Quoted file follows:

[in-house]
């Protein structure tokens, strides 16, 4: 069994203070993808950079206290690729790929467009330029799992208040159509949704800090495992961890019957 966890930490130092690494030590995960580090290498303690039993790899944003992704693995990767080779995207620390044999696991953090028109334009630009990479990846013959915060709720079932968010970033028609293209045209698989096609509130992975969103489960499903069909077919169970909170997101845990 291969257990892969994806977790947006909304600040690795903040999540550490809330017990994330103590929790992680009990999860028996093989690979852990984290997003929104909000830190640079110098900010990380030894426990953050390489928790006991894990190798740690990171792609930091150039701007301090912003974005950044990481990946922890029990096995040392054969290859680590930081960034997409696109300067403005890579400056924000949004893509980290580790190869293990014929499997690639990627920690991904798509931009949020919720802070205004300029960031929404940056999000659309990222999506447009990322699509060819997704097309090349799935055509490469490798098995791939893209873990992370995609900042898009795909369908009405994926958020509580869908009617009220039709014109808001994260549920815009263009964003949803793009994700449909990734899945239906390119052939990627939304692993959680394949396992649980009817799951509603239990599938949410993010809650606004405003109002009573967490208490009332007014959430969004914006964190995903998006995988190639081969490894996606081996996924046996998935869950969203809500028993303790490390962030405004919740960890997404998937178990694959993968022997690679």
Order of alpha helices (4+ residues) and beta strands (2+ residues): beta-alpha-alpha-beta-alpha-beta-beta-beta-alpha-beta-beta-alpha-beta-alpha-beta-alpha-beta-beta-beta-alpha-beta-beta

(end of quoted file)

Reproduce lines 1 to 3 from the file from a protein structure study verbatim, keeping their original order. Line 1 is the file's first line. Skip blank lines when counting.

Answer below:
[in-house]
């Protein structure tokens, strides 16, 4: 069994203070993808950079206290690729790929467009330029799992208040159509949704800090495992961890019957 966890930490130092690494030590995960580090290498303690039993790899944003992704693995990767080779995207620390044999696991953090028109334009630009990479990846013959915060709720079932968010970033028609293209045209698989096609509130992975969103489960499903069909077919169970909170997101845990 291969257990892969994806977790947006909304600040690795903040999540550490809330017990994330103590929790992680009990999860028996093989690979852990984290997003929104909000830190640079110098900010990380030894426990953050390489928790006991894990190798740690990171792609930091150039701007301090912003974005950044990481990946922890029990096995040392054969290859680590930081960034997409696109300067403005890579400056924000949004893509980290580790190869293990014929499997690639990627920690991904798509931009949020919720802070205004300029960031929404940056999000659309990222999506447009990322699509060819997704097309090349799935055509490469490798098995791939893209873990992370995609900042898009795909369908009405994926958020509580869908009617009220039709014109808001994260549920815009263009964003949803793009994700449909990734899945239906390119052939990627939304692993959680394949396992649980009817799951509603239990599938949410993010809650606004405003109002009573967490208490009332007014959430969004914006964190995903998006995988190639081969490894996606081996996924046996998935869950969203809500028993303790490390962030405004919740960890997404998937178990694959993968022997690679």
Order of alpha helices (4+ residues) and beta strands (2+ residues): beta-alpha-alpha-beta-alpha-beta-beta-beta-alpha-beta-beta-alpha-beta-alpha-beta-alpha-beta-beta-beta-alpha-beta-beta